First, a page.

Shyanne Crocker is a well rounded musician with 11 years of music experience. She started playing bass clarinet in 6th grade and immediately fell in love with the art. Her love for music continued through college, where she received her Bachelor’s Degree of Clarinet Music Performance at California State University Fullerton. There, she studied intensely with the German clarinet master Hakan Rosengren. Later, she also studied underneath Andrew Lowy, who is the first chair clarinetist of the LA Philharmonic. Both of these pristine instructors taught her a great sense of self-discipline and flawless musical structure, as well as an effective practice etiquette and self-forgiveness.
While mainly being classically trained, she also has gained adequate experience in other genres such as Jazz, making her a well-rounded musician. She was appointed as an alto saxophone player for her high school jazz band. She’s had experience playing alto, tenor, baritone and soprano saxophone, as well as doubling on clarinet, bass clarinet and flute. While clarinet is considered to be her main instrument, she enjoys producing music with any type of woodwind, and is excited to pass down her knowledge to anyone willing to learn.
Shyanne auditioned for the San Bernardino County Honor Band in 7th grade and was first chair every year until her senior year of high school. She is also a lover of marching band, and was a member of the PCC Honor Band for the Rose Parade all 4 years of high school. She was a member of the district honor band every year, and performed with the Rancho Cucamonga Community College Band as a high school student. Shyanne also participated in various performances with her school’s jazz band playing saxophone, clarinet, bass clarinet and flute.
Having the privilege of attending Cal State University Fullerton gave Shyanne many performance opportunities throughout her college experience as well. She performed countless concerts in the world renowned music hall known as Meng Hall. She performed with both the university’s Symphonic Winds, and Wind Symphony. Not only having the opportunity to perform in a group setting, she also performed 2 recitals in the university’s Recital Hall during her last 2 years of college. Being exposed to both group and individual performance settings allowed Shyanne to experiment with different timbres and colors for her own musical development.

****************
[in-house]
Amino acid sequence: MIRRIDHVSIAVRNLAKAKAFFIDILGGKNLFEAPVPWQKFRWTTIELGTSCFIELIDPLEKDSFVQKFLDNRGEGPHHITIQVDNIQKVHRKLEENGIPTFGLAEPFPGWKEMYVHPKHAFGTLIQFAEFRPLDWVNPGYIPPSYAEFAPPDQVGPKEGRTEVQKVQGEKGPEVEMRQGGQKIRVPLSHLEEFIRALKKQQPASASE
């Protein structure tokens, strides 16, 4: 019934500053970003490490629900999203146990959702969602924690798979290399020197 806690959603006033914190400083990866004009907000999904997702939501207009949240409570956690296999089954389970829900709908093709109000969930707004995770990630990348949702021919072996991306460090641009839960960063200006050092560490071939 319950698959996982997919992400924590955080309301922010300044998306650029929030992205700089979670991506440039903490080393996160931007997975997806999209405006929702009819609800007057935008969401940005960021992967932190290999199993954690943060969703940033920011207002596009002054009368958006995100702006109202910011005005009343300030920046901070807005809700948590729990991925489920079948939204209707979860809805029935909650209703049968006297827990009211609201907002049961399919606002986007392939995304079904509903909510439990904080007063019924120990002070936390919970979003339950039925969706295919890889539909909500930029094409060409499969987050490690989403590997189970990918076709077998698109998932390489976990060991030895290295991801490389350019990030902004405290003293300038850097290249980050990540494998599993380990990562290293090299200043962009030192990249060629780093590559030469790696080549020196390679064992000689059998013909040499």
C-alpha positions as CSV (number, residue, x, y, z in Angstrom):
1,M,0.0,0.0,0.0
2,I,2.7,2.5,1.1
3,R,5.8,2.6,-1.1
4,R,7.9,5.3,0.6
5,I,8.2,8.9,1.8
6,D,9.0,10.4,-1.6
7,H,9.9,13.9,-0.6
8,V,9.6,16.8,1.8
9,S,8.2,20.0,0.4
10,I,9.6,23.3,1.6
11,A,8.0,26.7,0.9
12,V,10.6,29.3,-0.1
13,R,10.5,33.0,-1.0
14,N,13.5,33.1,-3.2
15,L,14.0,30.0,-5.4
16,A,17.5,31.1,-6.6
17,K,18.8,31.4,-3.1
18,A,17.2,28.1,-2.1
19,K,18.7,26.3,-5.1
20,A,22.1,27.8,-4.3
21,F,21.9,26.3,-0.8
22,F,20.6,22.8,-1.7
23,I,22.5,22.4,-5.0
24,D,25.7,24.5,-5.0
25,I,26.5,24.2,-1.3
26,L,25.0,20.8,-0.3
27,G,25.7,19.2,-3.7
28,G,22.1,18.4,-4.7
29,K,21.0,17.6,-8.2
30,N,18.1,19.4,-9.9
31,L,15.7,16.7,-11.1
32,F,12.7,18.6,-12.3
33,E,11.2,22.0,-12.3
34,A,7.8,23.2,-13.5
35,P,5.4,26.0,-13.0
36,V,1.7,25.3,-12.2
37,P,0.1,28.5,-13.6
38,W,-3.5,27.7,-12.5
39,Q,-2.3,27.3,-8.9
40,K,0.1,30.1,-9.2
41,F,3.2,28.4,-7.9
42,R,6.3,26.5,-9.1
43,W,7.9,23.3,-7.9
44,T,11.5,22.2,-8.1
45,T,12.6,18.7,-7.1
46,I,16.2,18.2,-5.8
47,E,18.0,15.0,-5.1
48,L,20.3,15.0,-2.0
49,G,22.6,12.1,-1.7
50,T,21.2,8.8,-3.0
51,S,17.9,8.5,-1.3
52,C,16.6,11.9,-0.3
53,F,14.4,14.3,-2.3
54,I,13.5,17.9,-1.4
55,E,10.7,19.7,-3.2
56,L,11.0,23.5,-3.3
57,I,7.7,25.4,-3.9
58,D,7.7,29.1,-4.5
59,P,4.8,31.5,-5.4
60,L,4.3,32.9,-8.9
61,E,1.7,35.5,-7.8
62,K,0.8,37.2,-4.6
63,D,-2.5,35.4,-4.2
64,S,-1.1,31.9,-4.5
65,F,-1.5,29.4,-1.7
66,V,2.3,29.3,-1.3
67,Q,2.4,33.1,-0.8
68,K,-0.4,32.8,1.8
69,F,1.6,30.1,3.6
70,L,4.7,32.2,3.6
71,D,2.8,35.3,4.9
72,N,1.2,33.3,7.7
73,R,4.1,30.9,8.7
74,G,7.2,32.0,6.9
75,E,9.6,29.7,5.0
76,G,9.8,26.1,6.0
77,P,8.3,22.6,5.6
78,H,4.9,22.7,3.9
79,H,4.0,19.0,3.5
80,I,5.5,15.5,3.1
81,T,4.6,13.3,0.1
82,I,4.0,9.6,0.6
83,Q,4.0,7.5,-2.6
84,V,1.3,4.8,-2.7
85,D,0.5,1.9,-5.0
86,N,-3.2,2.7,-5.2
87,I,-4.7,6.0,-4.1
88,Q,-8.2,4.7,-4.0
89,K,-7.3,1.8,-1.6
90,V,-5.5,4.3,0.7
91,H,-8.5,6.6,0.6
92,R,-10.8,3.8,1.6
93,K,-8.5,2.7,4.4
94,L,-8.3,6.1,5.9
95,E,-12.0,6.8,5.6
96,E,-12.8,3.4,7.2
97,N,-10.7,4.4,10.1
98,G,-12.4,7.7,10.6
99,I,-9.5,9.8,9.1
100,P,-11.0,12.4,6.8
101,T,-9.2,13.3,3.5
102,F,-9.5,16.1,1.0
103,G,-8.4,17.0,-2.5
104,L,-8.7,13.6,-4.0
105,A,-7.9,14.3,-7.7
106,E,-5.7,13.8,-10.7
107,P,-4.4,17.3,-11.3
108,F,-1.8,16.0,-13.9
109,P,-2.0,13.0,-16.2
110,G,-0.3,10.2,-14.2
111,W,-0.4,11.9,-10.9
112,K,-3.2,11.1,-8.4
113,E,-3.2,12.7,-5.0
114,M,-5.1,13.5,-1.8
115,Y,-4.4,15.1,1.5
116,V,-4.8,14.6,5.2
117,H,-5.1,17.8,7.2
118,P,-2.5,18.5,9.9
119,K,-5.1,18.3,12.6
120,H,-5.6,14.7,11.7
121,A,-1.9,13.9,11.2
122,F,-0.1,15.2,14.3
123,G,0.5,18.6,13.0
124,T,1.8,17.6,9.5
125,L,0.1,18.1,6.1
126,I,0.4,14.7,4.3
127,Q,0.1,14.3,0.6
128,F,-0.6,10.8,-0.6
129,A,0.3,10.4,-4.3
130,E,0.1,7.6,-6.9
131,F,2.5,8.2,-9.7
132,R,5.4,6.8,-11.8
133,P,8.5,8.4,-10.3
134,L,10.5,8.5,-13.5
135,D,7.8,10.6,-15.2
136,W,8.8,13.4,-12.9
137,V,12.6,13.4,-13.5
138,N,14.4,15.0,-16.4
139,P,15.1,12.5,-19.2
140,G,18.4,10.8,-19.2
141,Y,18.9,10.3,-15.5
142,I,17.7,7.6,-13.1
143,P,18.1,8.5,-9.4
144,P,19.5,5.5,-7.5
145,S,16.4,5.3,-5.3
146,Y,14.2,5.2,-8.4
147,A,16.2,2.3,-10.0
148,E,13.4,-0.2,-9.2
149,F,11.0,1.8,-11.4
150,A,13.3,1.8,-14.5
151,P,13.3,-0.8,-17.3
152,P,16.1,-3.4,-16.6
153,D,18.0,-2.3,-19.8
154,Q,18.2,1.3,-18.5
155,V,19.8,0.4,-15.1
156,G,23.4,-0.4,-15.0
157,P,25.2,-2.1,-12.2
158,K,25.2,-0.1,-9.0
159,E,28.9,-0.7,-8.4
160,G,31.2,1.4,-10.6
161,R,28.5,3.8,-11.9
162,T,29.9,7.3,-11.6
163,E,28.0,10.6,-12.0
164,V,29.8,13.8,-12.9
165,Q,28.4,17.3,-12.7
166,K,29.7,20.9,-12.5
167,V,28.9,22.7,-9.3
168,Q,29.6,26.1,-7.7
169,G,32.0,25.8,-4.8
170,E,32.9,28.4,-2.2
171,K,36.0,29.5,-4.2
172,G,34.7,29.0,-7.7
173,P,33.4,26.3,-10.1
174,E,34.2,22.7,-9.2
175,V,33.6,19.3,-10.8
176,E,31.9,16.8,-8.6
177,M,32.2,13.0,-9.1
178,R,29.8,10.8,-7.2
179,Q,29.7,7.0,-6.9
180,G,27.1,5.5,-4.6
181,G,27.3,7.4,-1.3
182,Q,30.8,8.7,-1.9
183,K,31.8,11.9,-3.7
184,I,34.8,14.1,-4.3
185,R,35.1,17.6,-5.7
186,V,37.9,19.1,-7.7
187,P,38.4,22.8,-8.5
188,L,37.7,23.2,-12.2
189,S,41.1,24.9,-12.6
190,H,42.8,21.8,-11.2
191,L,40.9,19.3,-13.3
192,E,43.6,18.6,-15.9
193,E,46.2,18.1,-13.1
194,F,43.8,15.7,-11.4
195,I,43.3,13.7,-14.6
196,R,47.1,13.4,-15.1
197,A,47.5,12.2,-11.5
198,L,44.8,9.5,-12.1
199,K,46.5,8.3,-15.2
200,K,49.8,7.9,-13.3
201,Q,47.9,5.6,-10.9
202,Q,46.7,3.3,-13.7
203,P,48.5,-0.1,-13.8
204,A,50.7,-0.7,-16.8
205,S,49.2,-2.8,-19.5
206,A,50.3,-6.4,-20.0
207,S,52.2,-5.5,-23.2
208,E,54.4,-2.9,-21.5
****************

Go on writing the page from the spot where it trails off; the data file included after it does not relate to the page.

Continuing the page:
Shyanne is a young instructor that is extremely patient with younger musicians. She finds her teaching experience to be very unique amongst any other instructor she has ever known. She always found herself in a leadership position as a student, whether it was being the section leader/drum major for her high school’s marching band, or the principal chairs in her school band as well as other honor groups. This energy seeped into her college experience when she was given the opportunity in 2021 to be a woodwind tech for Chino Hills High School, one of the most pristine high schools in California. Being only 19 at the time, it was a huge responsibility for her to take on. However, being so young, it was a perfect opportunity to start her teaching career and perfect it early on in life. She found it was easy to connect with her students considering they were so close in age considered it her strong suit. Even now, she finds it easy to build an individual relationship with each of her students.
Shyanne went through extensive training with 2 of the best clarinet players in the world, whose teaching philosophies differed in many ways. With this prior tutoring in consideration, she is able to mix and match what she believes is the most effective way to teach each student. She uses an analogy when teaching called a “critique sandwich.” In order to improve, there must be some sort of encouragement given before and following critique. Encouragement-Critique-Encouragement. Without encouragement, any student may not believe they are capable of achieving their goals. Without criticism, there is no pathway towards improvement. Gaging every individual and the way they best respond to new information is extremely important to Shyanne.